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to her, as long as there's a passage in my throat, and drink in Illyria: He's a coward, and a coystril 4, that will not drink to my niece, till his brains turn o'the toe like a parith-top. What, wench? Castiliano yulgo; for here comes Sir Andrew Ague-face.

Enter Sir ANDREW AGUE-CHEEK, Sir And. Sir Toby Belch! how now, Sir Toby Belch? Sir To. Sweet fir Andrew ! Sir And. Bless you, fair shrew. Mar. And you too, fir, Sir To. Accost, fir Andrew, accost?.

and a coystril,] A coyftril is a paltry groom, only fit to carry arms, but not to use them. So, in Holindhed's Description of England, Vol. I. p. 162: Cofterels or bearers of the arms of barons, or knights : Vol. III. p. 272.-" women, lackies, and coisterels are considered as the unwarlike attendants on an army." For its etymology, see couftille and cousi illier in Cotgrave's Dictionary. TOLLET.

A coystrel or coyfril is properly the servant of a man at arms, or life. guard of a prince. Each of the life-guards of Henry VIII. had a coyítrel that attended upon him. Hence it came to signify a low mean

MALONE. 5 - like a parikh-top.] This is one of the customs now laid aside. A large top was formerly kept in every village, to be whipped in frosty weather, that the peasants might be kept warm by exercise, and ou tof mischief, while they could not work. STLEVENS.

“ To Necp like a town-top," is a proverbial expression. A top is faid to fleep, when it turns round with great velocity, and makes & smooth humming noise. BLACKSTONE.

Castiliano vulgo ;] We should read-volto. In English, put on your Castilian countenance; that is, your grave, solemn looks.

WAR BURTON. I meet with the word Cafilian and Castilians in several of the old comedies. It is difficult to allign any peculiar propriety to it, unless it was adopted immediately after the defeat of the Armada, and became a cant term capriciously expressive of jollity or contempt. Tbe boll, in the Merry Wives of Windsor, calls Caius a Caftilian-king Urinal; and in the Merry Devil of Edmonton, one of the characters says, “ Ha! my Castilian dialogues !" In an old comedy called Look about you, 1600, it is joined with another toper's exclamation very frequent in Shakspeare ;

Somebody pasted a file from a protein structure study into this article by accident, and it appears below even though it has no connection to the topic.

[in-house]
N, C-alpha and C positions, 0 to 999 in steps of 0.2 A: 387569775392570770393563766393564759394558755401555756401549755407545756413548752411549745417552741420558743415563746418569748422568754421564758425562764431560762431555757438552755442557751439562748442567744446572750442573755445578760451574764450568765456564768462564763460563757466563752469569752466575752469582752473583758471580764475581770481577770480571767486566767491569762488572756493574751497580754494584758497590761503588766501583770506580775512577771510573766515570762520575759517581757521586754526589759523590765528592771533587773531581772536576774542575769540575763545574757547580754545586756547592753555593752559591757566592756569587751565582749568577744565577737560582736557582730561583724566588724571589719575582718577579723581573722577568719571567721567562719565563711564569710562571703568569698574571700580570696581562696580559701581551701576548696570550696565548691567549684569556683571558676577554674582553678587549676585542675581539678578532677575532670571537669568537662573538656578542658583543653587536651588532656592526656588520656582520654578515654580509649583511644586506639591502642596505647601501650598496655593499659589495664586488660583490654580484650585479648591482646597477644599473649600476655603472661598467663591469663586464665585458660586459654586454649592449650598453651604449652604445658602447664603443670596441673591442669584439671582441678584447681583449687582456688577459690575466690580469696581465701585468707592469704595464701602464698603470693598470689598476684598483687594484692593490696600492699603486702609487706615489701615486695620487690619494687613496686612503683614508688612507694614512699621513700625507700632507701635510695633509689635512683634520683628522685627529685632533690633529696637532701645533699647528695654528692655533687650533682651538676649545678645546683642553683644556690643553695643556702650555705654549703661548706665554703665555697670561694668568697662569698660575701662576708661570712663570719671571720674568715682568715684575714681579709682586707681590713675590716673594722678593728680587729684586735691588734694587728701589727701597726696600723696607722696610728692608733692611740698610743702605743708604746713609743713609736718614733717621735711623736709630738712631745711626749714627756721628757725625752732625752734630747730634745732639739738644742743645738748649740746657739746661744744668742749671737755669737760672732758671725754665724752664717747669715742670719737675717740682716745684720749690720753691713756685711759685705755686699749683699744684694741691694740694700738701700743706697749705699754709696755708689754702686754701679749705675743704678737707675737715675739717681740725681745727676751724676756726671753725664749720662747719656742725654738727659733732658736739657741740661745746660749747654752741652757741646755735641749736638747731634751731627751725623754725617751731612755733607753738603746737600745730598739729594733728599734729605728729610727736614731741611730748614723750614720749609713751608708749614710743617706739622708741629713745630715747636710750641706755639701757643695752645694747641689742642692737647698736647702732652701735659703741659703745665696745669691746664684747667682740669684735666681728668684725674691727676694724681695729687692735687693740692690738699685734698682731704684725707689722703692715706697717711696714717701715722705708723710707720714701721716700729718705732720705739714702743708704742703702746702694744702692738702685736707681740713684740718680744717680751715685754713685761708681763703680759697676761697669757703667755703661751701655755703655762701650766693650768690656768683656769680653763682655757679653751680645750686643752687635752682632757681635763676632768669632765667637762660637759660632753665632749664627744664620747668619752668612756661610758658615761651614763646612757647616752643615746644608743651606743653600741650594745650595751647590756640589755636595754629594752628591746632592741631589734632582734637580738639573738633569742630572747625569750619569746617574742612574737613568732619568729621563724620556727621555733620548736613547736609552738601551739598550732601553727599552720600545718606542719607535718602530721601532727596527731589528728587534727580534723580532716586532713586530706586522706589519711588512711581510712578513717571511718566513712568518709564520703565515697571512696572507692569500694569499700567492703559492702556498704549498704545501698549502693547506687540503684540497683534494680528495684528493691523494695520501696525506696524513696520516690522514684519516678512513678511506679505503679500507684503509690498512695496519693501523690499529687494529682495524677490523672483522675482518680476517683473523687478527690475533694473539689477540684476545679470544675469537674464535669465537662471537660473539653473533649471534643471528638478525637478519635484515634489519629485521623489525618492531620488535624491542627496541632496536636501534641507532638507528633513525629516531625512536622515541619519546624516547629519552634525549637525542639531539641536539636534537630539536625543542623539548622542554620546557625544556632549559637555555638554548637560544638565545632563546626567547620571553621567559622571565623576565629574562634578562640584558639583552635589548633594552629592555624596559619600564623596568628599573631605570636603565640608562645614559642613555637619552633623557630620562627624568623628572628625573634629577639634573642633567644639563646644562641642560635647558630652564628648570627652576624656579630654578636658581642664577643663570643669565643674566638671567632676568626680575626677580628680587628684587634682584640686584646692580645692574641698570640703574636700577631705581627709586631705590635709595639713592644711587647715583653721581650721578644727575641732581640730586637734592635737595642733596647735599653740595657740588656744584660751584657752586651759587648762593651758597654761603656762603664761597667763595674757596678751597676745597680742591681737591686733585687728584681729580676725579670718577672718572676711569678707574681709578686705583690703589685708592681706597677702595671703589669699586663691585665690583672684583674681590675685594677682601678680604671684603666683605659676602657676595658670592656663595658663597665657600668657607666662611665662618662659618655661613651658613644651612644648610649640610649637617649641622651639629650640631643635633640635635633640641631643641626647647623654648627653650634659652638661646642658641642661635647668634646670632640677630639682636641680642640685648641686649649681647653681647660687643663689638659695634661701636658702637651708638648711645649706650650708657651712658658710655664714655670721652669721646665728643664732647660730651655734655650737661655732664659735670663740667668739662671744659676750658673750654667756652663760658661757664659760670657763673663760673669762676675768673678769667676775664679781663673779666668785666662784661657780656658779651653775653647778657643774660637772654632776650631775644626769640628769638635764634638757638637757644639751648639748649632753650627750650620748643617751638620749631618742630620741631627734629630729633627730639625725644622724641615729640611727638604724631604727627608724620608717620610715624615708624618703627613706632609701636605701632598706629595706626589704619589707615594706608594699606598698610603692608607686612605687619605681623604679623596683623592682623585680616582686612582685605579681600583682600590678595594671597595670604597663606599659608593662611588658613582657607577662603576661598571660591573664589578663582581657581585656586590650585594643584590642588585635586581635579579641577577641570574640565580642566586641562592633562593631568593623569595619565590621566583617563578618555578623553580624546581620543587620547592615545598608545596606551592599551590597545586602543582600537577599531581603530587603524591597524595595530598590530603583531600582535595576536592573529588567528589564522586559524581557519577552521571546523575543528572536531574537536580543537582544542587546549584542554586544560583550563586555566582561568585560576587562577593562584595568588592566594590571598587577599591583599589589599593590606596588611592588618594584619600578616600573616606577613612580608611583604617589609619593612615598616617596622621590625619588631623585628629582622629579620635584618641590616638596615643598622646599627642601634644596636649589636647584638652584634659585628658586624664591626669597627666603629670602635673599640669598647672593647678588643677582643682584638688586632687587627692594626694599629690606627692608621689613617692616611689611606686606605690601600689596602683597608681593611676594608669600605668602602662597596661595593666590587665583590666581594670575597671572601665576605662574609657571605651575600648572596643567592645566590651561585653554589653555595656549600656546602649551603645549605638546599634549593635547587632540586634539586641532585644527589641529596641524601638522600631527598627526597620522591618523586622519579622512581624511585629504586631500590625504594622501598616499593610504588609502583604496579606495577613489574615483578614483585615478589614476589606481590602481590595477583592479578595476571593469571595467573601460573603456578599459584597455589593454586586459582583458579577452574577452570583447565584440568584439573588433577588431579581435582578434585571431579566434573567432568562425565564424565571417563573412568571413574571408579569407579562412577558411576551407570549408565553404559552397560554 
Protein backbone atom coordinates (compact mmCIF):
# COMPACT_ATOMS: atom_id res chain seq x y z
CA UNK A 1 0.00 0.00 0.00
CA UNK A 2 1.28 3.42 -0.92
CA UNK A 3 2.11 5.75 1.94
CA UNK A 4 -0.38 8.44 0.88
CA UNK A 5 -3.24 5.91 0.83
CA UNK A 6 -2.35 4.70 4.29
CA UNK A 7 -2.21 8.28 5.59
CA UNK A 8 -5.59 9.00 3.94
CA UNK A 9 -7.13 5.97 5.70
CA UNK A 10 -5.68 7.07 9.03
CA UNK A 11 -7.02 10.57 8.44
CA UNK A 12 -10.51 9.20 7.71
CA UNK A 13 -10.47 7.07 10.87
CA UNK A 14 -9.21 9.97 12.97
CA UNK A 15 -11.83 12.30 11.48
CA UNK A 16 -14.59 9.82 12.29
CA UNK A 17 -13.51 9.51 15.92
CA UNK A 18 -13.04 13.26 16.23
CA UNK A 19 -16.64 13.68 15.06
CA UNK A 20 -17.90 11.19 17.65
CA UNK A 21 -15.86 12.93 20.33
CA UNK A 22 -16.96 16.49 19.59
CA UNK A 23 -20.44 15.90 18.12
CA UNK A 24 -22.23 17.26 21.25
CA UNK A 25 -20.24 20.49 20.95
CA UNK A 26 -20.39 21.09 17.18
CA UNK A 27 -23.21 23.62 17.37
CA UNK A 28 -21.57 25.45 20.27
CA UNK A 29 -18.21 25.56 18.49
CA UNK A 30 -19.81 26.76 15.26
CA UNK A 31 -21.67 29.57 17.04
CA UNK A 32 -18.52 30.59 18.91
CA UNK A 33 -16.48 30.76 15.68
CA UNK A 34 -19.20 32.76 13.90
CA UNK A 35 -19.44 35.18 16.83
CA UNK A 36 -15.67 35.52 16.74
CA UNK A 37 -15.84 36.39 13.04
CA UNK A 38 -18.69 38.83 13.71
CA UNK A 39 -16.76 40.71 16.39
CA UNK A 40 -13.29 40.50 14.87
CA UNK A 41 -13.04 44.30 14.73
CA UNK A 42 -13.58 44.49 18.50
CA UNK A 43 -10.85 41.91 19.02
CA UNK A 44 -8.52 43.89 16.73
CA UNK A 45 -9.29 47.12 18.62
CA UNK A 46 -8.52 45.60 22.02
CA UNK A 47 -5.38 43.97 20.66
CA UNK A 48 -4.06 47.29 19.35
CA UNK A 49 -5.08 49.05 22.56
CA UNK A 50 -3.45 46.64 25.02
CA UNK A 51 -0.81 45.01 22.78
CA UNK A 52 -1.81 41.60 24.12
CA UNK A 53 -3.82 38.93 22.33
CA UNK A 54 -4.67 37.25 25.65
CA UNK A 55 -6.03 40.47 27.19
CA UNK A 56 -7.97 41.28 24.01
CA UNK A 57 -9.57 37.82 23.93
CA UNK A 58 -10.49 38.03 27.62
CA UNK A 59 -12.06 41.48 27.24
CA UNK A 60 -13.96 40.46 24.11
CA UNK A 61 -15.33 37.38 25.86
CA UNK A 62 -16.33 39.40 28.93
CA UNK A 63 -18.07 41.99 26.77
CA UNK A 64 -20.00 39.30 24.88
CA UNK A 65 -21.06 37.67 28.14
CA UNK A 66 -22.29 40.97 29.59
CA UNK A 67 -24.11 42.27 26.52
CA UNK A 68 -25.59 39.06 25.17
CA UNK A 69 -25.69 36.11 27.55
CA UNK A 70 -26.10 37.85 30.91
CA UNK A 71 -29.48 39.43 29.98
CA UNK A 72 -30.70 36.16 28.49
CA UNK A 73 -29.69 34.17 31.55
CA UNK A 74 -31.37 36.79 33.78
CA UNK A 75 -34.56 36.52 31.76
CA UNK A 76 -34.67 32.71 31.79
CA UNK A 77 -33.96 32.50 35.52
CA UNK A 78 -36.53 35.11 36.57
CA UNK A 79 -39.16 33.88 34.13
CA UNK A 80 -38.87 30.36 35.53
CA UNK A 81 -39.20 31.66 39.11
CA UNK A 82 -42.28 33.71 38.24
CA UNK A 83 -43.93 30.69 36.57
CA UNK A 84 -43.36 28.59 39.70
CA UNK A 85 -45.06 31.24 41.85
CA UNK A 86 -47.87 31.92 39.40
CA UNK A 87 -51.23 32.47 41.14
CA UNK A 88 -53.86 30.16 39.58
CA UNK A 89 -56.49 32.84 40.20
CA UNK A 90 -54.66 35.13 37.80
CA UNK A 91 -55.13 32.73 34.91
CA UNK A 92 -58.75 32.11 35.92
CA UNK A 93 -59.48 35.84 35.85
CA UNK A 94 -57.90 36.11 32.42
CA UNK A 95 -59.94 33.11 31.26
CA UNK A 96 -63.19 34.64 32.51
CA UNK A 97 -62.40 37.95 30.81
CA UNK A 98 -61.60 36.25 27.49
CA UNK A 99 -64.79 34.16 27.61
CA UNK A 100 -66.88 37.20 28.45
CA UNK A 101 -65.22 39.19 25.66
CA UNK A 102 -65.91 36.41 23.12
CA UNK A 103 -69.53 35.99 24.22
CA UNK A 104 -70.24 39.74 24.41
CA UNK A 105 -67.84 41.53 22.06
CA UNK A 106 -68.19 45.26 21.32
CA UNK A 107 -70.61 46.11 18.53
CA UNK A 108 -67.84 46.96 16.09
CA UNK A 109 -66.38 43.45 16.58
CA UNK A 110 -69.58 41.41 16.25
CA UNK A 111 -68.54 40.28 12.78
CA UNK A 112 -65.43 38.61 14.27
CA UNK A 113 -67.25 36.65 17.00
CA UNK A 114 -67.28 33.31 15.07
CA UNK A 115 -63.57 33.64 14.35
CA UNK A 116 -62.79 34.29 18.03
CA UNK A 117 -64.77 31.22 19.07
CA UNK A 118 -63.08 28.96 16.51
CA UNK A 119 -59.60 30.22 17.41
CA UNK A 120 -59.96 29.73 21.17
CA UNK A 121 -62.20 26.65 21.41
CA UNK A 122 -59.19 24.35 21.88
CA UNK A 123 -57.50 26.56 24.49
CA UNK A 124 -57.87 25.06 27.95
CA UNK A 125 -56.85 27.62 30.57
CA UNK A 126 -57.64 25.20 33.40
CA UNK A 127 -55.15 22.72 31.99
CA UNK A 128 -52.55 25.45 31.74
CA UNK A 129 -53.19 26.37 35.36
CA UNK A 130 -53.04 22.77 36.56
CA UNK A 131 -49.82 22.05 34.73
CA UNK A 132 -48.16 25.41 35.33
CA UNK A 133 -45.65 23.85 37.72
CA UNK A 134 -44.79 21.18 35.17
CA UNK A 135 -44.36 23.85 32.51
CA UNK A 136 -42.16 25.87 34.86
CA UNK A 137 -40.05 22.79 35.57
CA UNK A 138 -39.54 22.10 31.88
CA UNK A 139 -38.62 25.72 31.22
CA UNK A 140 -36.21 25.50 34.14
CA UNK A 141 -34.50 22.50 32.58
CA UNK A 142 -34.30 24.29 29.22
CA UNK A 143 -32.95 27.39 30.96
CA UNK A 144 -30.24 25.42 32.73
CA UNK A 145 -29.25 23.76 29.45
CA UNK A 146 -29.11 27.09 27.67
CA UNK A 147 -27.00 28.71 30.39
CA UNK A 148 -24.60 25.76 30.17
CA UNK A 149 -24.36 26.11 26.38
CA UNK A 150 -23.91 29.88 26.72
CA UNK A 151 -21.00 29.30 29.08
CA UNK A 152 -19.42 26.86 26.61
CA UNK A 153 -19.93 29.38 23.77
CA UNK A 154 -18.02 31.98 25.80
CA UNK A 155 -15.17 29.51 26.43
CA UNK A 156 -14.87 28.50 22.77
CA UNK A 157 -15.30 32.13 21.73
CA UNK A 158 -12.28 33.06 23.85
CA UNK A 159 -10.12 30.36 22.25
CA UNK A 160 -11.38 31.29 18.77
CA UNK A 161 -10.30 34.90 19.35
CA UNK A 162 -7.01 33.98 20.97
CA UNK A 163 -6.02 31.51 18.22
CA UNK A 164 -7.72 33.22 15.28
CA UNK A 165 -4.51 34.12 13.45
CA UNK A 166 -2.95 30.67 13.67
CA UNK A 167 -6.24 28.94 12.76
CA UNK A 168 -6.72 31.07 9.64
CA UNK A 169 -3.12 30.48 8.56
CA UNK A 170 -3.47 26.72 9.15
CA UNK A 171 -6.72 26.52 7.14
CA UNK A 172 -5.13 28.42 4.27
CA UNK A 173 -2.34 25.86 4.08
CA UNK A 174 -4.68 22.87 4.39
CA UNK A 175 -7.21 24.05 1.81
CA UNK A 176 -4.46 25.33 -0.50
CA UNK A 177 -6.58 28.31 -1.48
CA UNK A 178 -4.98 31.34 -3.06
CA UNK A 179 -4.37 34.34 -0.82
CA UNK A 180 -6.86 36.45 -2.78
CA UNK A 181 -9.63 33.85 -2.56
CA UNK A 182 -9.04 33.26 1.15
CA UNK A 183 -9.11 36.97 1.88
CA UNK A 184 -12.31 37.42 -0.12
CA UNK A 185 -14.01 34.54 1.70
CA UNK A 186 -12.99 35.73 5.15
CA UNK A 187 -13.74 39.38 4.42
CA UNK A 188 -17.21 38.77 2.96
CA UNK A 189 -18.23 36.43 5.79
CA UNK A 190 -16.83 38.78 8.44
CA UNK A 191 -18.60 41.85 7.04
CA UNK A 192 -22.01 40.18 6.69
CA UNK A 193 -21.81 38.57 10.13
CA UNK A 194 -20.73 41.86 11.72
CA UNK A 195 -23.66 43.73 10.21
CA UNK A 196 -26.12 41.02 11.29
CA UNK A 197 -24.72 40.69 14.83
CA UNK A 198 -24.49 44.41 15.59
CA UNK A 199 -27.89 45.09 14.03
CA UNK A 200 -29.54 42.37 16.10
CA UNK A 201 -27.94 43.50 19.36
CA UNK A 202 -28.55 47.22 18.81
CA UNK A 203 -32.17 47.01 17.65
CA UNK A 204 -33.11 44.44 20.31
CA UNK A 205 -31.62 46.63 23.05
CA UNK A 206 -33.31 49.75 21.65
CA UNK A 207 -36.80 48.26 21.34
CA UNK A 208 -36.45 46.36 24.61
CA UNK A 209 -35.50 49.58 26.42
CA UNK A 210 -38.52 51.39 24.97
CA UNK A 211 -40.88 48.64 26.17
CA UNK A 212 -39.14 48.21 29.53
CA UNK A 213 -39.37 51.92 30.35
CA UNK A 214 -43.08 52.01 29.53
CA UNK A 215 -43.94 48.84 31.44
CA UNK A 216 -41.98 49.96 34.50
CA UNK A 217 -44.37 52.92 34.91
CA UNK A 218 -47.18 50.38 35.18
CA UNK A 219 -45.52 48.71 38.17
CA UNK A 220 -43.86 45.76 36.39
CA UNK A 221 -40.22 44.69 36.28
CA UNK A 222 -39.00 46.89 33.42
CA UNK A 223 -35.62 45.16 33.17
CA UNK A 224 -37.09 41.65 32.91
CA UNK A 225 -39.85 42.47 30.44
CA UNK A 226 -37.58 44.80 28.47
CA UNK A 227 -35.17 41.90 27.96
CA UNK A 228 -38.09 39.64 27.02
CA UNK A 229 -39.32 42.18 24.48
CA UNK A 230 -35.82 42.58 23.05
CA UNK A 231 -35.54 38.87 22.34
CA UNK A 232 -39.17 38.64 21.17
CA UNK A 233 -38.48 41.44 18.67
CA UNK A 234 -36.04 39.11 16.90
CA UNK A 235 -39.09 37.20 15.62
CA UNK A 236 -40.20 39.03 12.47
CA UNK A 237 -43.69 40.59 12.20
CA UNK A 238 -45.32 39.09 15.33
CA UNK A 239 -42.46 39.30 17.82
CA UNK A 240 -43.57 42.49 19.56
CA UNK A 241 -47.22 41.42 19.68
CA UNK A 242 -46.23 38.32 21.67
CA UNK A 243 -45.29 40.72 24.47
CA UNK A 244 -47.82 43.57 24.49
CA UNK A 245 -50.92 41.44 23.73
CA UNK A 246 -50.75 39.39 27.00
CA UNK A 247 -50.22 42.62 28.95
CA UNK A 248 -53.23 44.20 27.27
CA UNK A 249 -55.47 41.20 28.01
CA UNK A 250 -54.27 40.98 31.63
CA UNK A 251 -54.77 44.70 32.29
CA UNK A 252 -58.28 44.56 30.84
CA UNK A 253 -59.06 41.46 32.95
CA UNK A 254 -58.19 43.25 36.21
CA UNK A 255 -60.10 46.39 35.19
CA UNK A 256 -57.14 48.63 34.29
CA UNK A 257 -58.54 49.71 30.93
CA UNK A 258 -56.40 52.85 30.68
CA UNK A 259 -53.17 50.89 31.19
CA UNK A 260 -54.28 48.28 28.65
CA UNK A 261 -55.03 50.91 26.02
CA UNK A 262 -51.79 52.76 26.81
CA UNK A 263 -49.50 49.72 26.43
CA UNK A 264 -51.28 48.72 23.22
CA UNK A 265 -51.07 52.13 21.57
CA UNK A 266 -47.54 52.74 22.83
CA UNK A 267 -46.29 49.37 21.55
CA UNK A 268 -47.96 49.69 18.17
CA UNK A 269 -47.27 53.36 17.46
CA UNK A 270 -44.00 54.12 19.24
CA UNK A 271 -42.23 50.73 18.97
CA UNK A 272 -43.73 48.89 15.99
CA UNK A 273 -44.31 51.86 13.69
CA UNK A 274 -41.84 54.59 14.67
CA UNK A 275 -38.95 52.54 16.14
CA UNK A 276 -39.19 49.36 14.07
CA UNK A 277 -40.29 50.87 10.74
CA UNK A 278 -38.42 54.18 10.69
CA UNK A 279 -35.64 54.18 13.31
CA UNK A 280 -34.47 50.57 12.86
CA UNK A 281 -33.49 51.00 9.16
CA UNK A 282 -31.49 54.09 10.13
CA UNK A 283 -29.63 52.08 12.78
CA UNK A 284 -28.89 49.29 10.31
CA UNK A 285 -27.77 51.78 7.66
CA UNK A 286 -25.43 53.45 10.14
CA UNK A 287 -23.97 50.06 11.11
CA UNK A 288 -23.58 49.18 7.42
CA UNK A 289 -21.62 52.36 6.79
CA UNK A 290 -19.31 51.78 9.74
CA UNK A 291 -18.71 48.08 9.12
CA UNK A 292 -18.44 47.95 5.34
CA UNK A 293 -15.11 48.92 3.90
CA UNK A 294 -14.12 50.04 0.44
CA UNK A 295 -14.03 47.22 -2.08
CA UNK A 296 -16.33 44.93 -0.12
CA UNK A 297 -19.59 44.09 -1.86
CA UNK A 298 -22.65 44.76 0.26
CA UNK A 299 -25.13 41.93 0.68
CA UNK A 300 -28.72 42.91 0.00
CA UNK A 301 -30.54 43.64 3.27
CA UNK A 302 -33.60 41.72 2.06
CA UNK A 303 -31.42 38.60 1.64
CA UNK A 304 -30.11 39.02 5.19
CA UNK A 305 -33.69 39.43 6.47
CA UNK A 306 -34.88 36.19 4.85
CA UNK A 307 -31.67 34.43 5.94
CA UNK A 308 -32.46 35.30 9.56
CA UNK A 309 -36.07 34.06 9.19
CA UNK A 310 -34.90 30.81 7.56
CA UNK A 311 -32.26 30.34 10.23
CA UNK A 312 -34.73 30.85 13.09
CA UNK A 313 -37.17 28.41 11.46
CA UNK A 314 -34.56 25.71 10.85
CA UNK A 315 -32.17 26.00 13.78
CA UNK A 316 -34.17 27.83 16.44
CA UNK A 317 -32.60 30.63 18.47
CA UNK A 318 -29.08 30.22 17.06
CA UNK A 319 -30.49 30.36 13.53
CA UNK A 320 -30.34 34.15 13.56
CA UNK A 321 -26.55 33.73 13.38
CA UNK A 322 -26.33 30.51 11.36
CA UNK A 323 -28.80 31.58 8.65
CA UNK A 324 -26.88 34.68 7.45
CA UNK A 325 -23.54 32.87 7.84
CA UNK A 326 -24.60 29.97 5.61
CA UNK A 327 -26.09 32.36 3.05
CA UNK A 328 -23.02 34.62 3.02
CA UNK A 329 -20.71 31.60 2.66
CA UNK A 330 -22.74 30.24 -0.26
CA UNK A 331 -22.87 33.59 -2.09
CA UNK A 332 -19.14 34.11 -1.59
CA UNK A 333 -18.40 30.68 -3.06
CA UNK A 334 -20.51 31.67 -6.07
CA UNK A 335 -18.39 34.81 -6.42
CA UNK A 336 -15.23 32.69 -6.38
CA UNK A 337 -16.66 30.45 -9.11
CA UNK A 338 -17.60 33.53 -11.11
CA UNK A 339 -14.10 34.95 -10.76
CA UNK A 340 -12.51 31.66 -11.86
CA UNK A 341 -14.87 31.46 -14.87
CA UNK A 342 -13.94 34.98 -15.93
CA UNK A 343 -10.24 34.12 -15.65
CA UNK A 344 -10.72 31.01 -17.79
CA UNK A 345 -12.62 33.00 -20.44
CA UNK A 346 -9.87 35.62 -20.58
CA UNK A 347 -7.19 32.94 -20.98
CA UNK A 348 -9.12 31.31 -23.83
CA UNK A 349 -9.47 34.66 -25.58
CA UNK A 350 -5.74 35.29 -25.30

“ And Rivo will he cry, and Casile too." So again, in Heywood's How of Malta, 1633 :

“ Hey, Rivo Caftiliano, man's a man. STEEVENS. ? Accoft, fir Andrew, accost.] To accoft, had a signification in our Author's time that the word now leems to have lost. In the second part of Tbe English Dictionary, by H. C. 1655, in which the reader - wha




Sir And. What's that?
Sir To. My niece's chamber-maid.

Sir And. Good mistress Accoit, I desire better acquaintance.

Mar. My name is Mary, fir.
Sir And. Good Mrs. Mary Accoft,

Sir To. You mistake, knight: accost, is, front her, board her, woo her, assail her.

Sir And. By my troth, I would not undertake her in this company. Is that the meaning of accoft ?

Mar. Fare you well, gentlemen.

Sir To. An thou let part so, fir Andrew, 'would thou might'st never draw sword again.

Šir And. An you part so, mistress, I would I might never draw sword again; Fair lady, do you think you have fools in hand ?

Mar. Sir, I have not you by the hand.
Sir And. Marry, but you shall have; and here's my hand.

Mar. Now, fir, thought is free: I pray you, bring your hand to the buttery-bar, and let it drink.

Sir And. Wherefore, Sweet heart? what's your metaphor?

Mar. It's dry, fire. is desirous of a more refined and elegant speech," is furnished with bard words, “ 10 draw near,” is explained thus : “ To accoft, appropriate, appropinquate." See also Cotgrave's Dia. in v. accofter. MALONE.